Wednesday, March 06, 2013

Destiny of the Republic: A Tale of Madness, Medicine and the Murder of a President by Candice Millard

I finished reading the Destiny of the Republic: A Tale of Madness, Medicine and the Murder of a President by Candice Millard. I stumbled across the book while surfing on Amazon in December. It wasn't until I started reading the book that I realized the author had also written The River of Doubt. The River of Doubt is one of my favorite books!

I brought the book as part of my effort to read about all of the United States Presidents. Destiny of the Republic is the story of James Garfield, the 20th President. President Garfield had a mere four months to establish his presidency before he was shot by Charles J. Guiteau, a deranged political office seeker, on July 2, 1881. Garfield died after 80 days of suffering.

Raised in poverty in Ohio, Garfield was a remarkable individual. A passionate abolitionist, Garfield was not only hailed a hero in the Civil War, but was a fierce champion of the rights of freed slaves. At the same time, he was a supremely gifted scholar who had become a university president at just 26 years of age, and, while in Congress, wrote an original proof of the Pythagorean Theorem. The Republicans ended up choosing him as their candidate in 1880 primarily because they couldn't agree between former President Grant, James G. Blaine, and John Sherman. The delegates chose Garfield as a compromise choice.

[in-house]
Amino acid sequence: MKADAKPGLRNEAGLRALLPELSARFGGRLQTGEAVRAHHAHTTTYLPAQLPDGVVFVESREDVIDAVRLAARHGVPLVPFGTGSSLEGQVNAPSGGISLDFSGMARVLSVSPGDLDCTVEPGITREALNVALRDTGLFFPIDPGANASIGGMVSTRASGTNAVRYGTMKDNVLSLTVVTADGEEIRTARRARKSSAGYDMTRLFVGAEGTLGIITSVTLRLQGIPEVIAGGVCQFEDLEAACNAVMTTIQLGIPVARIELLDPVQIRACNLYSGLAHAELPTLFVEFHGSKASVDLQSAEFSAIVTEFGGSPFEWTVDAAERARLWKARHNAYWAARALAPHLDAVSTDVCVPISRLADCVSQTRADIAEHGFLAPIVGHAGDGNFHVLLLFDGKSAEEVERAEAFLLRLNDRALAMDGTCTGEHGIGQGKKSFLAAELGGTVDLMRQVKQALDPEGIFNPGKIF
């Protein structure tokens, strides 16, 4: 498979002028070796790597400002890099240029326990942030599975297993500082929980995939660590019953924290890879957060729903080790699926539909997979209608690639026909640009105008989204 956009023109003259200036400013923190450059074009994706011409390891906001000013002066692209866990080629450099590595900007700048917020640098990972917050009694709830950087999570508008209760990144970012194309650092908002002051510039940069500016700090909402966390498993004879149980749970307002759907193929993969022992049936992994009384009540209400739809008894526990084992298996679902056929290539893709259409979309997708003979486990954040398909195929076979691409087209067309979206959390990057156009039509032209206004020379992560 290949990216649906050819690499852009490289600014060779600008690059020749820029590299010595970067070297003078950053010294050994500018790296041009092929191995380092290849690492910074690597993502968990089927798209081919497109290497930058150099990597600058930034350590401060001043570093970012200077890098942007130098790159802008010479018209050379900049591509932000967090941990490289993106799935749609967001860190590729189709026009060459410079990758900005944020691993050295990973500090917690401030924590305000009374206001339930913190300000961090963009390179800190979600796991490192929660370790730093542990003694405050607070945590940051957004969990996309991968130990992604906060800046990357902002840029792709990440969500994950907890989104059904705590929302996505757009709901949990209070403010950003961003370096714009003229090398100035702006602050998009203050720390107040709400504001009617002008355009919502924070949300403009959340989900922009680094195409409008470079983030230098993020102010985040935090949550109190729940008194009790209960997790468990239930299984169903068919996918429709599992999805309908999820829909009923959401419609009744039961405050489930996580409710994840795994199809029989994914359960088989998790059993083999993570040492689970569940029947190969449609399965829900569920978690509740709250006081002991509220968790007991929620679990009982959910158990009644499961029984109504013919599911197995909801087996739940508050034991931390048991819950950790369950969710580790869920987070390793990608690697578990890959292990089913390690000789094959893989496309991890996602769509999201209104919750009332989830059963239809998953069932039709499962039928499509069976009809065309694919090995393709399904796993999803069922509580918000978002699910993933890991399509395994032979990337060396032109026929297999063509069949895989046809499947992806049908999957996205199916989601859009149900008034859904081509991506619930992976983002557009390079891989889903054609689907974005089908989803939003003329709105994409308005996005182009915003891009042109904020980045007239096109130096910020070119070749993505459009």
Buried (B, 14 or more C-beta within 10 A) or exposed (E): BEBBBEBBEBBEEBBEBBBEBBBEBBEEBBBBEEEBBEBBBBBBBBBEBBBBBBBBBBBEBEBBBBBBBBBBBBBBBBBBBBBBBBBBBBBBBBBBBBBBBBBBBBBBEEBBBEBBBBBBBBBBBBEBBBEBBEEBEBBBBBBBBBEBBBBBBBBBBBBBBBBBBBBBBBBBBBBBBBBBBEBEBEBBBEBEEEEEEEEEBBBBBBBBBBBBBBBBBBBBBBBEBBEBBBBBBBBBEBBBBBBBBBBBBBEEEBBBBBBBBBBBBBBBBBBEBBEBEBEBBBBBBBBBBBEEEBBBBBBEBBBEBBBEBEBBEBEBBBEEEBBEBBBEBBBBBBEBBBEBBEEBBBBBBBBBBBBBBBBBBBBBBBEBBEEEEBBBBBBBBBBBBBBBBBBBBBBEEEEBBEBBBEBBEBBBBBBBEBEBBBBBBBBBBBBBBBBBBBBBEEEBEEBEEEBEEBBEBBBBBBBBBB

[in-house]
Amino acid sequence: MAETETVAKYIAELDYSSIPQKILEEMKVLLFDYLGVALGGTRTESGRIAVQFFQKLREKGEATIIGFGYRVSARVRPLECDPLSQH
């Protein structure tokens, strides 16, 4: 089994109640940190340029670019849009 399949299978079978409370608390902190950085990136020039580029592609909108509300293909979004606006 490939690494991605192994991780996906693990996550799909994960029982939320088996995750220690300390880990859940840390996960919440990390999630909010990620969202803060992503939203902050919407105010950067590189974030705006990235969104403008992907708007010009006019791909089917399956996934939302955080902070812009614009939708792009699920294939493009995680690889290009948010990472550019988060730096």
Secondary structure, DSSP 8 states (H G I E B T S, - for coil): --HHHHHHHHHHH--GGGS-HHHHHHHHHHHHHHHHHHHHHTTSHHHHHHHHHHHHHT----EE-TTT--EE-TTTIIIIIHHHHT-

In addition to providing an overview of Garfield, the book weaves in two other plots. First, Alexander Graham Bell plays a prominent part in the story. The book outlines his invention of the telephone. Bell's efforts to build an induction balance, a type of metal detector, to locate the bullet lodged in the President’s body play a major role in the last third of the book.

Second, the idea of antiseptic surgery is explored. At the time, American physicians were skeptical of the idea of the need for antiseptic procedures. As a result, their efforts to treat Garfield caused more problems than they solved. Garfield would likely have survived the shooting ten years later.

One of the odd coincidences highlighted in the book is that Robert Todd Lincoln was present when Garfield was shot. He was also at his father's death bed and standing with President McKinley when he was shot. Robert Todd Lincoln has the dubious distinction of being the only man to be present at three of the nation's four presidential assassinations.

I enjoyed this book and recommend it. Like The President and the Assassin, the book looks at the President in the context of the what else is going on in the country. I give the book a strong B+.

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